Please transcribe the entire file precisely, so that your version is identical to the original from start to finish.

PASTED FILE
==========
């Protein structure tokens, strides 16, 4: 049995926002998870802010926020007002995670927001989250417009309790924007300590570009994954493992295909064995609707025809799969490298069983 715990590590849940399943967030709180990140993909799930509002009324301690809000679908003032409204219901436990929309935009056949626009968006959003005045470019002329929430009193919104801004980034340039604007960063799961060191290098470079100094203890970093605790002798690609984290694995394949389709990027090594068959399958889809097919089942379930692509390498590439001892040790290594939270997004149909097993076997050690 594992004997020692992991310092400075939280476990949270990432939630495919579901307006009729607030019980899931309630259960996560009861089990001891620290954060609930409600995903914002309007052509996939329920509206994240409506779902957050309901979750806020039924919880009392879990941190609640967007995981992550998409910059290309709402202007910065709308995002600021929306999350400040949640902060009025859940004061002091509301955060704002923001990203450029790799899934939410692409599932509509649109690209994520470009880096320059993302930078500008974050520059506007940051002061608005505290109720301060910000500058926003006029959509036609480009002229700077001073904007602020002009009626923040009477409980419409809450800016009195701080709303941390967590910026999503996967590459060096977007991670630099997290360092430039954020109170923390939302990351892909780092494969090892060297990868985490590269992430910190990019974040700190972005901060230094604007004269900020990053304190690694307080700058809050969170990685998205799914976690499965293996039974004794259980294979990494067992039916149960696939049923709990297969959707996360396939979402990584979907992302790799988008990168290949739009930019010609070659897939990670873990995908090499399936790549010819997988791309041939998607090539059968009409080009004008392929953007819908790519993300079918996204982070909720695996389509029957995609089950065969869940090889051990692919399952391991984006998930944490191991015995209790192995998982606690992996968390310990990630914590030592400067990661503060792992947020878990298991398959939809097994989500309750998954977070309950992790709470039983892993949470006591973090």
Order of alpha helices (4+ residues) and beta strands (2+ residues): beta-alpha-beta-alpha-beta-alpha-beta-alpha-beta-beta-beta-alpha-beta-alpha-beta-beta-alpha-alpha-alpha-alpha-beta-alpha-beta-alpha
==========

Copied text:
């Protein structure tokens, strides 16, 4: 049995926002998870802010926020007002995670927001989250417009309790924007300590570009994954493992295909064995609707025809799969490298069983 715990590590849940399943967030709180990140993909799930509002009324301690809000679908003032409204219901436990929309935009056949626009968006959003005045470019002329929430009193919104801004980034340039604007960063799961060191290098470079100094203890970093605790002798690609984290694995394949389709990027090594068959399958889809097919089942379930692509390498590439001892040790290594939270997004149909097993076997050690 594992004997020692992991310092400075939280476990949270990432939630495919579901307006009729607030019980899931309630259960996560009861089990001891620290954060609930409600995903914002309007052509996939329920509206994240409506779902957050309901979750806020039924919880009392879990941190609640967007995981992550998409910059290309709402202007910065709308995002600021929306999350400040949640902060009025859940004061002091509301955060704002923001990203450029790799899934939410692409599932509509649109690209994520470009880096320059993302930078500008974050520059506007940051002061608005505290109720301060910000500058926003006029959509036609480009002229700077001073904007602020002009009626923040009477409980419409809450800016009195701080709303941390967590910026999503996967590459060096977007991670630099997290360092430039954020109170923390939302990351892909780092494969090892060297990868985490590269992430910190990019974040700190972005901060230094604007004269900020990053304190690694307080700058809050969170990685998205799914976690499965293996039974004794259980294979990494067992039916149960696939049923709990297969959707996360396939979402990584979907992302790799988008990168290949739009930019010609070659897939990670873990995908090499399936790549010819997988791309041939998607090539059968009409080009004008392929953007819908790519993300079918996204982070909720695996389509029957995609089950065969869940090889051990692919399952391991984006998930944490191991015995209790192995998982606690992996968390310990990630914590030592400067990661503060792992947020878990298991398959939809097994989500309750998954977070309950992790709470039983892993949470006591973090």
Order of alpha helices (4+ residues) and beta strands (2+ residues): beta-alpha-beta-alpha-beta-alpha-beta-alpha-beta-beta-beta-alpha-beta-alpha-beta-beta-alpha-alpha-alpha-alpha-beta-alpha-beta-alpha